2nd respondent would surface after 4 p.m. of 11.11.89
when semi finals were to be held the next day. It would also be
misgivings that the applicant having conceived that it
had been wronged, nevertheless waited until after 24 hours had passed
laying its claim, if the applicant took a chance and waited
till the morning of 12.11.89 before registering its objection.
It cannot therefore be said the applicant by approaching
this Court had recourse to the extraordinary while the ordinary had
failed. The truth remains that the 2nd respondent had abdicated
thus leaving the applicant no
option but to come to this Court. The 1st respondent
has not gainsaid this for it has also acknowledged that there are
still pending before the 2nd respondent; and in fact
has referred to more such than the applicant has drawn attention to.
In para 7(b) of Mr Manyeli's affidavit, it appears that
the 1st respondent acknowledges that Masupha in accordance with his
declared the 1st respondent winner. Yet the 1st
respondent questions the wisdom of the applicant's effort to locate
take him to task about the different announcements
ascribed to him over the radio. Mr Manyeli maintains that this was
individual responsibility but that of his committee. I
agree, but find nothing wrong in Mochesane looking for clarity from
Mr Monaphathi argued that the sub-committee being
a body entrusted with the responsibility of announcing who the winner
is should have its ruling
undisturbed, but Mr Manyeli on behalf of
the 1st respondent averred at para 4.3 that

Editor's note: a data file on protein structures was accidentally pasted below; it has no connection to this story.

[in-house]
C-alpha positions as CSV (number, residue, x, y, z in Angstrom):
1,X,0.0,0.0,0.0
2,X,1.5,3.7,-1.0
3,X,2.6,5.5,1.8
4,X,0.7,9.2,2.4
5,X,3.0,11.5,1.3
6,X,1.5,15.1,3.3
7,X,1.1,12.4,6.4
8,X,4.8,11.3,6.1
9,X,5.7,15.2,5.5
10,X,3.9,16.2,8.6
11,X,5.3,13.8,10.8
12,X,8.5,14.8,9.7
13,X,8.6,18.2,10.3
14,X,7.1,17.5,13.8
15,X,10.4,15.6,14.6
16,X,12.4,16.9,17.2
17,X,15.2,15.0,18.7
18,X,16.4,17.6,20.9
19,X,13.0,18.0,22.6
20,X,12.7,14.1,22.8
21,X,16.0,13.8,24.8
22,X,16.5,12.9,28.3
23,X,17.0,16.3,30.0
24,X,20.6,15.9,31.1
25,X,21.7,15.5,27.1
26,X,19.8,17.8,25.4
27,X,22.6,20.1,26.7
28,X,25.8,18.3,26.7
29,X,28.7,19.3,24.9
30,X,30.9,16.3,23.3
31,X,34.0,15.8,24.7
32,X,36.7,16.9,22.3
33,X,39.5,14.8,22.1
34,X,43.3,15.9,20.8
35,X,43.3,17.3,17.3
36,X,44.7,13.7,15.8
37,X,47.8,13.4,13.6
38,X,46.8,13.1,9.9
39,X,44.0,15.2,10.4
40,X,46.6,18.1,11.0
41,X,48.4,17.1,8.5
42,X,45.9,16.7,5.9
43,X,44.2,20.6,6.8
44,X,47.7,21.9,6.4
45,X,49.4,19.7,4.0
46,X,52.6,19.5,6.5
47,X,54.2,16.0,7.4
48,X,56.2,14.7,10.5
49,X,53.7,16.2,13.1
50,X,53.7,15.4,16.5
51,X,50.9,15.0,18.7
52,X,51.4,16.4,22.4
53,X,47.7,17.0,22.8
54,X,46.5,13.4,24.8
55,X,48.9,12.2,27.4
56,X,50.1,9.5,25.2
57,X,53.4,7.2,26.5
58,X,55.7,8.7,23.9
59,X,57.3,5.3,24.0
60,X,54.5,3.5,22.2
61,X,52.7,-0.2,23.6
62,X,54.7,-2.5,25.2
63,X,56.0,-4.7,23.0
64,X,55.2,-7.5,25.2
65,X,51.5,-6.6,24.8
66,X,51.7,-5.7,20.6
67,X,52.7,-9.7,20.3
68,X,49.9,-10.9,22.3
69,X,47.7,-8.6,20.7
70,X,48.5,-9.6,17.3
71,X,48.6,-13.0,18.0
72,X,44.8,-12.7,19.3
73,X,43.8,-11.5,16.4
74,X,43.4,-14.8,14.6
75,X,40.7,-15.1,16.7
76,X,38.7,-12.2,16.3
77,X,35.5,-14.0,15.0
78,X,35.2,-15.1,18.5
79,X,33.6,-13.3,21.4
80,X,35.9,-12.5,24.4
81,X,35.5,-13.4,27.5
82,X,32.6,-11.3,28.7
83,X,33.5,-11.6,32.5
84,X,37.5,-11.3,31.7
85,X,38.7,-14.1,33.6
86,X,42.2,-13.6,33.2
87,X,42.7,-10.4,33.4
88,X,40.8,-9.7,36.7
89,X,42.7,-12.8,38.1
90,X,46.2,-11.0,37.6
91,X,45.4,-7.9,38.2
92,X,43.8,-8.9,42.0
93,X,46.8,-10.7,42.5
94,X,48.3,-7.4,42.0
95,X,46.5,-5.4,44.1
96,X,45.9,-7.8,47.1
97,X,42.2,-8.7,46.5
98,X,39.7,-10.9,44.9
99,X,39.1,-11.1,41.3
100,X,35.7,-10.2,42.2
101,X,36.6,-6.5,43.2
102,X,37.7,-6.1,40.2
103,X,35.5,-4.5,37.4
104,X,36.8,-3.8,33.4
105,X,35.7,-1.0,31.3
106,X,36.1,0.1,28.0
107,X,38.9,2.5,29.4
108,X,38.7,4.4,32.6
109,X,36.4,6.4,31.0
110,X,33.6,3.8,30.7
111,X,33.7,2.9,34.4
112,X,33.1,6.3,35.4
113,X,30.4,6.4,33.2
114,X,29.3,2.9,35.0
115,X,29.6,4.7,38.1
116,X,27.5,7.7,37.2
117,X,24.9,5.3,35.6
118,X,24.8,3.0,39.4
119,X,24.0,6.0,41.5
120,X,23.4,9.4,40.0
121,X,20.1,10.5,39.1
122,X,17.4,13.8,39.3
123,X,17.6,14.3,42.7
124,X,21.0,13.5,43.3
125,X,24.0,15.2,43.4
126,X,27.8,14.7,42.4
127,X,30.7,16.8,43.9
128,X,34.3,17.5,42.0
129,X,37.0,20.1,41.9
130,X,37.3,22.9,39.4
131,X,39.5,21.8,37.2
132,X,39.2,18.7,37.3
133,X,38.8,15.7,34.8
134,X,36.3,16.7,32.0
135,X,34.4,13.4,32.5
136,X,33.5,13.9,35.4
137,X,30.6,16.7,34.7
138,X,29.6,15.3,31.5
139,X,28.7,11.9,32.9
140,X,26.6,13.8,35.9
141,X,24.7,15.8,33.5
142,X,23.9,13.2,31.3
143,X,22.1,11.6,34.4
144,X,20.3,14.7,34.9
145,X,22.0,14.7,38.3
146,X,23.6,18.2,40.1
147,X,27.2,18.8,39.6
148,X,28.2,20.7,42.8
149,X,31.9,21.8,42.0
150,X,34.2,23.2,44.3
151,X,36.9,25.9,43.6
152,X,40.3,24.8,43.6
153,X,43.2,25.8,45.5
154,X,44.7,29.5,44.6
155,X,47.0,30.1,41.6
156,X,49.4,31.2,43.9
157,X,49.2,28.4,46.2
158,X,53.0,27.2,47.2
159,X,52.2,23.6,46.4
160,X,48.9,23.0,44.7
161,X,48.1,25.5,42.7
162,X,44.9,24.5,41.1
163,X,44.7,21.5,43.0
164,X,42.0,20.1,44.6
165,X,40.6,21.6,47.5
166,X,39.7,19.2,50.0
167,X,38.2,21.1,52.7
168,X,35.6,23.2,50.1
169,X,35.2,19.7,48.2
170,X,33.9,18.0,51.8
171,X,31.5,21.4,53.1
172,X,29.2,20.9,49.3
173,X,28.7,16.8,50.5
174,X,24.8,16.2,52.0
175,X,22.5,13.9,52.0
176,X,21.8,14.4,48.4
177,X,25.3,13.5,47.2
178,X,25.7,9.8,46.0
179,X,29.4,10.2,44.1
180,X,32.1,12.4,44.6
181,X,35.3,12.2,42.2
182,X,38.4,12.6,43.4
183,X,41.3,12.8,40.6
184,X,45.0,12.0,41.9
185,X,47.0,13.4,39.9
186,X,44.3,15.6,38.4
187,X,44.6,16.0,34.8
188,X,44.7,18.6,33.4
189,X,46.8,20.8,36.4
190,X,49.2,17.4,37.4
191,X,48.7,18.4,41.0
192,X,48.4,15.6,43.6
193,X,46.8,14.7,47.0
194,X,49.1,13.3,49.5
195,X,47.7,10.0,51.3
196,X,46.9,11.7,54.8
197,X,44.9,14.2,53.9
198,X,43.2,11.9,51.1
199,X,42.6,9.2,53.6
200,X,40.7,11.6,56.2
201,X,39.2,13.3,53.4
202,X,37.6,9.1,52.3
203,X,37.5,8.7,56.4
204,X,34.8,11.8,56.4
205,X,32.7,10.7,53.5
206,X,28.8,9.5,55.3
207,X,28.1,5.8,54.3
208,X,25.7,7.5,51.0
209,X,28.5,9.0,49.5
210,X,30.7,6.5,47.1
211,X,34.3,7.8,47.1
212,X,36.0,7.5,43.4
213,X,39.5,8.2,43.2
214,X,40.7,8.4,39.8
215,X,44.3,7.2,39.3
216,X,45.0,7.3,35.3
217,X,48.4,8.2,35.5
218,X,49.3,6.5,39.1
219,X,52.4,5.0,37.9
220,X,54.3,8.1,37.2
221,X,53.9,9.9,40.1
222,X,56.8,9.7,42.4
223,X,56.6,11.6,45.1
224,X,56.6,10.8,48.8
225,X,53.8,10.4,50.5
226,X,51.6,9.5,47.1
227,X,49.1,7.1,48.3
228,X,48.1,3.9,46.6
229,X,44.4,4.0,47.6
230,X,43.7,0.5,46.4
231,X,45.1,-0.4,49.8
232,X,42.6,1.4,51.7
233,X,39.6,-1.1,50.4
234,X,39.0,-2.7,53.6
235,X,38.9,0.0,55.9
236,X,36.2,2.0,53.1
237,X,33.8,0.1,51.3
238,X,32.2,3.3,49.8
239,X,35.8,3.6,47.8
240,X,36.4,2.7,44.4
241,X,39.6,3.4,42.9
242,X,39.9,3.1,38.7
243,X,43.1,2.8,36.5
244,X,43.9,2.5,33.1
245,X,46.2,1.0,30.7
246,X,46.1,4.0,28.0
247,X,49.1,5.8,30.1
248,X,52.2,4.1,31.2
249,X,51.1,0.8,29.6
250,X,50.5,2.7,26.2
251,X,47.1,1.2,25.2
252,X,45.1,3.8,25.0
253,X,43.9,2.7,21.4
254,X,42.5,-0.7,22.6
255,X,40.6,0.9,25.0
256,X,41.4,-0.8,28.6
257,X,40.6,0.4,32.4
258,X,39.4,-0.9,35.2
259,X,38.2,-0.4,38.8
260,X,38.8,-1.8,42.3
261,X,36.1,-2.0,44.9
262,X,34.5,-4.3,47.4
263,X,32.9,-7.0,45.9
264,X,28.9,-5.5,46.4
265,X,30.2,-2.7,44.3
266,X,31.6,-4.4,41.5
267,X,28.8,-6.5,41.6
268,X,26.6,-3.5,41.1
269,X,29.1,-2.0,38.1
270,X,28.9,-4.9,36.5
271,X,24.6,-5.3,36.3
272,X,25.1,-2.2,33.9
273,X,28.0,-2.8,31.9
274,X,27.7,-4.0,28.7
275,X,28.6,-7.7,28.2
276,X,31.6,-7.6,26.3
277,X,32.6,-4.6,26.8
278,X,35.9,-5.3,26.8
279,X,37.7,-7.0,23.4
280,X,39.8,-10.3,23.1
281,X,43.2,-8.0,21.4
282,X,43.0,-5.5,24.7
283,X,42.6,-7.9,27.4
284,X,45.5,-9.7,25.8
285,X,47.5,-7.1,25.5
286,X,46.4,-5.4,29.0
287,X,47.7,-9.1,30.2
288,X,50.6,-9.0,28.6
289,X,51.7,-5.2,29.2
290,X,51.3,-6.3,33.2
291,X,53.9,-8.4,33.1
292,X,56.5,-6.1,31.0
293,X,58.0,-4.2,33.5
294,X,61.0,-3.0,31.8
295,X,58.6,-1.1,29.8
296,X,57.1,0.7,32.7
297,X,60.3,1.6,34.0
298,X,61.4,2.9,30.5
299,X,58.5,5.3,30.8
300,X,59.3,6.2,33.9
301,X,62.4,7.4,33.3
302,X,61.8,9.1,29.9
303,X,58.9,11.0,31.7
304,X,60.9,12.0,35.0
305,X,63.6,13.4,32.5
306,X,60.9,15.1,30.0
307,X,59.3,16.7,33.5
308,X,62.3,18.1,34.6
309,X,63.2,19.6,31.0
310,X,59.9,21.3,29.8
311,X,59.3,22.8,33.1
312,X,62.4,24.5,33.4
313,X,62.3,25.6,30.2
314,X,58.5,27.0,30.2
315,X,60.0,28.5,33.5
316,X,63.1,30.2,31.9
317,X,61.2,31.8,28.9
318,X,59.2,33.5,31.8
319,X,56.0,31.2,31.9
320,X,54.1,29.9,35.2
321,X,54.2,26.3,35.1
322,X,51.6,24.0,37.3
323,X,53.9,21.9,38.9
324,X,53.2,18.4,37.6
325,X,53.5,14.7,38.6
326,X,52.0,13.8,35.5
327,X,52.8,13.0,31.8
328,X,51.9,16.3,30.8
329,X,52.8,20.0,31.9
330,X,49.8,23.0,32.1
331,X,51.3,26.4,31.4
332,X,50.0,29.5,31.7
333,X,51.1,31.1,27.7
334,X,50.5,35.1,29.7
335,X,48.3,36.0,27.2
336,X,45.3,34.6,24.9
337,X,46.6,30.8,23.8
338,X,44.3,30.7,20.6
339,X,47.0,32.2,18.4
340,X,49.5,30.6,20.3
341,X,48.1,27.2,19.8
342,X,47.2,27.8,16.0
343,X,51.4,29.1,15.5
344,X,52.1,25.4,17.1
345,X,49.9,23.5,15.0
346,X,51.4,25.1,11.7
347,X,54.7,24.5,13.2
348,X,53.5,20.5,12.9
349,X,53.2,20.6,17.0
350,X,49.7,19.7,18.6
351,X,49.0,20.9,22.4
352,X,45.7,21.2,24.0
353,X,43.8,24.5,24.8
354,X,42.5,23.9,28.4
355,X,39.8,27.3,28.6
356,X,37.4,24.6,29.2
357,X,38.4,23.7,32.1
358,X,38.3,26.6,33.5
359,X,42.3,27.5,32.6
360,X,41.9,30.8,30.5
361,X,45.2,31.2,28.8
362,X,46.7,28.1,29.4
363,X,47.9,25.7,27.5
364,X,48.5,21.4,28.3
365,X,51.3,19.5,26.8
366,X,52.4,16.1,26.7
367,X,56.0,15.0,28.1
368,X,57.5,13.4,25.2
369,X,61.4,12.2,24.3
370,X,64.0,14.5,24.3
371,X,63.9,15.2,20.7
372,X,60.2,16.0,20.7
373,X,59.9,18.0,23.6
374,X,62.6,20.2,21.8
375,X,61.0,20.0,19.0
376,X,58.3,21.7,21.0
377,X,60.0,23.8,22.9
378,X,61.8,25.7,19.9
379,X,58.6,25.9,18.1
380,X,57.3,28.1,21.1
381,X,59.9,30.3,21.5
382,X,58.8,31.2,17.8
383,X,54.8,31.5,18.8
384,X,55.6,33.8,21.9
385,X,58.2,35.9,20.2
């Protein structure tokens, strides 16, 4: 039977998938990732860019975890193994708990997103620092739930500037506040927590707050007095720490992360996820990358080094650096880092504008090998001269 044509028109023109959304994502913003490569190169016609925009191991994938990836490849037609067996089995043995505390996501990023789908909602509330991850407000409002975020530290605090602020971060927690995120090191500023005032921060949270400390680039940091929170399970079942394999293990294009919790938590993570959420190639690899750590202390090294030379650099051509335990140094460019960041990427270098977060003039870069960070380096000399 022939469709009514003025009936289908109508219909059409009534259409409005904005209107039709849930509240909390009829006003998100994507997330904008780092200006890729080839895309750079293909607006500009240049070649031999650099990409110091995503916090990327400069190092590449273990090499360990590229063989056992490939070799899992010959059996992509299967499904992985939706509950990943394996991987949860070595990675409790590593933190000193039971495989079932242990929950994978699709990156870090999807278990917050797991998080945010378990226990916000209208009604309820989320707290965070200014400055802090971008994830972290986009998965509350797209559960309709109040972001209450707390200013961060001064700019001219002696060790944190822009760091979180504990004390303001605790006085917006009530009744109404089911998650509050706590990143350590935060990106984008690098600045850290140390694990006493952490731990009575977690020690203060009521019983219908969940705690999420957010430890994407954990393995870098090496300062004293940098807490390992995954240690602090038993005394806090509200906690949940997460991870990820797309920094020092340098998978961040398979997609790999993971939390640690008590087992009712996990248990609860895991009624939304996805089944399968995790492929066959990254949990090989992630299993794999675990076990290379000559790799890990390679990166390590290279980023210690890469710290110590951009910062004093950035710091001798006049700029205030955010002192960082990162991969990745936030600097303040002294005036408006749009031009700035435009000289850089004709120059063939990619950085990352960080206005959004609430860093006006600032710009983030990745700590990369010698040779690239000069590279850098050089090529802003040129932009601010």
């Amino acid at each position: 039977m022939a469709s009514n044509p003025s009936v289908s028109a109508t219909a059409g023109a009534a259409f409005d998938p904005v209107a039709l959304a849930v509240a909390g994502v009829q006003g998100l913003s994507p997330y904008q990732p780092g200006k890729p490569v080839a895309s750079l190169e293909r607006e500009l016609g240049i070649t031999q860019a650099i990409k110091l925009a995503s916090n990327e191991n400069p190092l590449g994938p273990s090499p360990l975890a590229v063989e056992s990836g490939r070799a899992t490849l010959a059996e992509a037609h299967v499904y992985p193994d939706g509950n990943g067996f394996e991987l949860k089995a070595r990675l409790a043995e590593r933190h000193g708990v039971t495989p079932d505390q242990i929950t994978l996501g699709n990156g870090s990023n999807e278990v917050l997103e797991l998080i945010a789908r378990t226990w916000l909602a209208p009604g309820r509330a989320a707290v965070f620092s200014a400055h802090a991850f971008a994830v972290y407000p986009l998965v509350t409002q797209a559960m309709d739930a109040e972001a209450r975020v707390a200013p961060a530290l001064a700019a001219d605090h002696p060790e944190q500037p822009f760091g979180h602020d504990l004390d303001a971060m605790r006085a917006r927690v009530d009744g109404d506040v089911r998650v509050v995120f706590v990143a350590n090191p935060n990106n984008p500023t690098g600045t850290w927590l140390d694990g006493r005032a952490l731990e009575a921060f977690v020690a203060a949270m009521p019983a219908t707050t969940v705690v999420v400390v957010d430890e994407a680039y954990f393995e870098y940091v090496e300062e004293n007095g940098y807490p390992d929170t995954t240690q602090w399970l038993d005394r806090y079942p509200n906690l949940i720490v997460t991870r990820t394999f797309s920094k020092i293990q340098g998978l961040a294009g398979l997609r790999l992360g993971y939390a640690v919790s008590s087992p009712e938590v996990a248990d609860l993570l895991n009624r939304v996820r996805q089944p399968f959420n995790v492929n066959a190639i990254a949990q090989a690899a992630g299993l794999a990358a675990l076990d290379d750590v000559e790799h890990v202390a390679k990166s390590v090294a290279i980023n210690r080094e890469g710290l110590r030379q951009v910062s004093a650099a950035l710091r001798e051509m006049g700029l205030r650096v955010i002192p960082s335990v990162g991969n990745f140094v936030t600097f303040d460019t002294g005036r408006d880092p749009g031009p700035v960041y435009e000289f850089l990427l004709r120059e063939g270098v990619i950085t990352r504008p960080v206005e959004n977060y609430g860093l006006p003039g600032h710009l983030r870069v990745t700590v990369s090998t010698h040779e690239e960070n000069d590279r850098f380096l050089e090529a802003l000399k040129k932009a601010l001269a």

"I am reliably informed that a replay has been
ordered as between the applicant and Manonyane Football Club"
on the basis of which position he avers that the correct
position is that the applicant has 28 points in its possession.
Regard being had to the fact that since the applicant
did not allude to this alleged replay but stated that it was in
30 points, and thus could have not been aware of the
information that the 1st respondent's deponent has sworn to, could it
be said in saying that it had 30 points the applicant had
betrayed a desire to mislead the court as at the time of moving the
ex parte? I think not. It is not revealed by the 1st
respondent since when the information it relies on obtained. Thus it
be said that when approaching the court the applicant knew as
well as the 1st respondent what the true position was.
The 1st respondent took strong objection to the
applicant's abandonment of its prayer that it be declared the winner.
was all the more forceful because the abandonment
appeared to have been adopted as a result of the revelations of what